Fujifilm Buys Control of Xerox, Jacobson to Lead New Company

The deal with Fujifilm combines US-listed Xerox into the existing joint venture with the Japanese group as part of a strategy to gain scale and reduce costs in a diminishing office printing market.

Xerox Corp. reached a deal with Fujifilm Holdings Corp. that would cede control of the US corporate giant to the Japanese company after pressure from activist investor Carl Icahn to shake up a venture operated by the two companies.

They say the goal of the restructuring is to reorganize operations and streamline manufacturing bases.

The agreement could be revealed as soon as Wednesday.

Fuji Xerox, a printer and photocopier maker, 75% owned by Fujifilm and 25% by Xerox, operates in the Asia-Pacific region, while Xerox operates in Europe and North America.

Under the terms of the agreement, Xerox shareholders will receive a US$2.5bn (€2bn) special cash dividend, or approximately US$9.80 (€7.87) per share.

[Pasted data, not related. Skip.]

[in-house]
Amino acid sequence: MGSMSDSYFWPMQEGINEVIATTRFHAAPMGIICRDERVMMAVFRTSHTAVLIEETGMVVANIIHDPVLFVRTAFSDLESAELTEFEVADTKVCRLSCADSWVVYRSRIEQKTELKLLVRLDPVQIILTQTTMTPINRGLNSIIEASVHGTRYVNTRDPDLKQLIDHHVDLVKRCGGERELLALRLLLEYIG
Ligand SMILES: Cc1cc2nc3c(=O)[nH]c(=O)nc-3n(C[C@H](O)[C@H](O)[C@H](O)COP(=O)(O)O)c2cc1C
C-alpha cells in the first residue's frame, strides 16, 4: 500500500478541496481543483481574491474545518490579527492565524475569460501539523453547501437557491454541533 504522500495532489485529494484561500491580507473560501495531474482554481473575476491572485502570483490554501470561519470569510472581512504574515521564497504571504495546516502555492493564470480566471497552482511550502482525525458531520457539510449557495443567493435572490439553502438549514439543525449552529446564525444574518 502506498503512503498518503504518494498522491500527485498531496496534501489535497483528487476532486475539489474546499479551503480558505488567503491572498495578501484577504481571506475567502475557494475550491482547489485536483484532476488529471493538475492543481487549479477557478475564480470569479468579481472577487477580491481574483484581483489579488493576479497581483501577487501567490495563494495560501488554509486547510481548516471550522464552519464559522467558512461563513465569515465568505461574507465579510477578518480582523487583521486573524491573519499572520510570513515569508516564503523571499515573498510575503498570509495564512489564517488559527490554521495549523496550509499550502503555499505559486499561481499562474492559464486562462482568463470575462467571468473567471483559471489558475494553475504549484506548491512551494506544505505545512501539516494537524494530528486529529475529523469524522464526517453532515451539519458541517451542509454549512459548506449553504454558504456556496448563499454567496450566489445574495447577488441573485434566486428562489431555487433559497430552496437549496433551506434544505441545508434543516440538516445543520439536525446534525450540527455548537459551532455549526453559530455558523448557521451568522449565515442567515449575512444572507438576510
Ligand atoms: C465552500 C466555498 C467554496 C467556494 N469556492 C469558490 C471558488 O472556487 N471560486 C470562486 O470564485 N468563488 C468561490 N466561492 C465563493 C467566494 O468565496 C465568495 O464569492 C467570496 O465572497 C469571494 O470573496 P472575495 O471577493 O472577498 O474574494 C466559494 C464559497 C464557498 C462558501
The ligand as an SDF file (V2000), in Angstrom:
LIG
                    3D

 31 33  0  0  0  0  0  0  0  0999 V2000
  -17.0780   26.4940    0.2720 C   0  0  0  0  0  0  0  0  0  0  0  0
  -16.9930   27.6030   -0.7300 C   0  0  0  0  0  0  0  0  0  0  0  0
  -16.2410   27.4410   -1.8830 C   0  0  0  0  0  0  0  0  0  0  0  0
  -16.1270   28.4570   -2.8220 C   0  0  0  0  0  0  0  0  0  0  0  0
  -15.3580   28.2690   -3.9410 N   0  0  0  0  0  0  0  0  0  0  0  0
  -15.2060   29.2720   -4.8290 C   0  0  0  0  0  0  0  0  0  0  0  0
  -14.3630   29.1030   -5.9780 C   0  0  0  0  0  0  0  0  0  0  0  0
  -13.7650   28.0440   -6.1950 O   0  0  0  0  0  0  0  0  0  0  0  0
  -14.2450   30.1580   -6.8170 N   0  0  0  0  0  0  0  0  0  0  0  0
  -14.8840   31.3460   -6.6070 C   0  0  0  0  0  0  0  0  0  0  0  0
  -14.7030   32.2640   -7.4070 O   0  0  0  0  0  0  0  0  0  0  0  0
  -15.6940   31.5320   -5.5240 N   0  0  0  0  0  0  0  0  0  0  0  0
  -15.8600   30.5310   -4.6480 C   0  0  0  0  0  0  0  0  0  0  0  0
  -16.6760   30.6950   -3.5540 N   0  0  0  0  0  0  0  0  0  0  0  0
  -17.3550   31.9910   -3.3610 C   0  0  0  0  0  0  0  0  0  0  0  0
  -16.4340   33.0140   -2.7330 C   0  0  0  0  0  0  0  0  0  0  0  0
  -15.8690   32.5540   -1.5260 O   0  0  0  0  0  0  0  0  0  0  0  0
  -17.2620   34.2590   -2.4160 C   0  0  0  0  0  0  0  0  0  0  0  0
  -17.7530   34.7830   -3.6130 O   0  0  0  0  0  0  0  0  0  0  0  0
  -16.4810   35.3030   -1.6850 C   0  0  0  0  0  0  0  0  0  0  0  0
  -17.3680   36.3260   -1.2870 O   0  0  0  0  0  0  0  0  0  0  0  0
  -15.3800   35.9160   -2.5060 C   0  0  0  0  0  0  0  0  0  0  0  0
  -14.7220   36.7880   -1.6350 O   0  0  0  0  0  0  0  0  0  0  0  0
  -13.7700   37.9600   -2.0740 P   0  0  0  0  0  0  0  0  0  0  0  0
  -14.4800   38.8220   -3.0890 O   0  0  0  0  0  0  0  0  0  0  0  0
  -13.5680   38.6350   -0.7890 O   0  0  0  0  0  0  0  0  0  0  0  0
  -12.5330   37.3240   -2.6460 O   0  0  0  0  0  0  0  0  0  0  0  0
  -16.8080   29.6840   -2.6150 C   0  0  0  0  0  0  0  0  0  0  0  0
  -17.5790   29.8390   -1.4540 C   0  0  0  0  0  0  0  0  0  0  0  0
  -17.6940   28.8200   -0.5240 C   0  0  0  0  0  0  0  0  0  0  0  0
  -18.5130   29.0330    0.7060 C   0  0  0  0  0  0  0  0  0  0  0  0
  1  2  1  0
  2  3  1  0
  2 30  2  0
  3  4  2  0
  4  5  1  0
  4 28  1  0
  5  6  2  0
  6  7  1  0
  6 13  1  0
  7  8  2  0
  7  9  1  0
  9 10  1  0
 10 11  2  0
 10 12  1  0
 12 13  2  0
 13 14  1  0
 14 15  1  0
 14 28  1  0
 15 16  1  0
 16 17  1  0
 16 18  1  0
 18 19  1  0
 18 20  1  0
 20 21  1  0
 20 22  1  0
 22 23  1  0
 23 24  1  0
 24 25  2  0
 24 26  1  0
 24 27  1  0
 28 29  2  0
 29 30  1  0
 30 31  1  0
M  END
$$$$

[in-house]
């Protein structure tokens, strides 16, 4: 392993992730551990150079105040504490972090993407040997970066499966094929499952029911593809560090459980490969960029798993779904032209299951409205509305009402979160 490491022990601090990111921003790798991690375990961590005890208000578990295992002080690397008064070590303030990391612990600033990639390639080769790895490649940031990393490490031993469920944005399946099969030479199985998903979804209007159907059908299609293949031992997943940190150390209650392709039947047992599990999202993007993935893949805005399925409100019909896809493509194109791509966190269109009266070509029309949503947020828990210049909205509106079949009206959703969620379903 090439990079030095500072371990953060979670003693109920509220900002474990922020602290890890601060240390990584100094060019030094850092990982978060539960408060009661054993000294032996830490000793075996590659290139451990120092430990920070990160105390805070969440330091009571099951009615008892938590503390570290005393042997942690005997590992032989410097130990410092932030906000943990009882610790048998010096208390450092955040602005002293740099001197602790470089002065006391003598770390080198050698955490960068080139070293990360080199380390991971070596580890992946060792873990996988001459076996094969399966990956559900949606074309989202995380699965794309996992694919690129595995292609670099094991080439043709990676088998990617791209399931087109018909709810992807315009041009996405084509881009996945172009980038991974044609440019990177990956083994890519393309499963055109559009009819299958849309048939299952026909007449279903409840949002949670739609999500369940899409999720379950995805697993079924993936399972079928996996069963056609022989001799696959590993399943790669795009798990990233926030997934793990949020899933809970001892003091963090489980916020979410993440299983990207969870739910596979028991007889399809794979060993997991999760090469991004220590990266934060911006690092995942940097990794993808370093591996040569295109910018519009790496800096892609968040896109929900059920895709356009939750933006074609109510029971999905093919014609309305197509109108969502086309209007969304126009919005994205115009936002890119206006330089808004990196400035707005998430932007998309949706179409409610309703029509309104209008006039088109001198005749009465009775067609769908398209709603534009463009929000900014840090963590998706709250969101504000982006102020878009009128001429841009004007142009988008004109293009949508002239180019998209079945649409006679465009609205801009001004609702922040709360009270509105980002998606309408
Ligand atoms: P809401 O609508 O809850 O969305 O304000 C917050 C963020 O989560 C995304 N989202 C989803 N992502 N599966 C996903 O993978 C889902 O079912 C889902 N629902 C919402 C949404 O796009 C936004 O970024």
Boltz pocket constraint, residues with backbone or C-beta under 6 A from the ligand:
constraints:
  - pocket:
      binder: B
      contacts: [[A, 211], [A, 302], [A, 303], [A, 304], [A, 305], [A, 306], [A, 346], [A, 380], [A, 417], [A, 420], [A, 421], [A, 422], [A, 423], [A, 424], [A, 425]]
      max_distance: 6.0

I am confident that Fujifilm's ability to drive change as well as its experience of successful reinvention will give a competitive edge to the new Fuji Xerox, delivering significant value creation to shareholders of both the new Fuji Xerox and Fujifilm.

Through restructuring and other reforms, the companies expect to save $1.7 billion a year by 2022. Through a joint venture based partnership spanning 56 years, the Company and Xerox have deepened their multi-faceted mutual cooperation on technology, etc. and built a strong relationship of trust. The news came days afterWall Street Journal disclosed that activist Xerox stakeholders Carl Icahn and Darwin Deason were urging Xerox to explore a sale.

"Upon careful consideration of all alternatives available to the company, the Board of Directors concluded that this combination is clearly the best path to create value for our shareholders", Robert J. Keegan, chairman of Xerox's Board of Directors, said.

Martin Wolf, president of martinwolf M&A Advisors, said earlier this month that a Fujifilm-Xerox deal makes sense following the Conduent spin-off, which split Xerox with its business services division.

  • Anthony Vega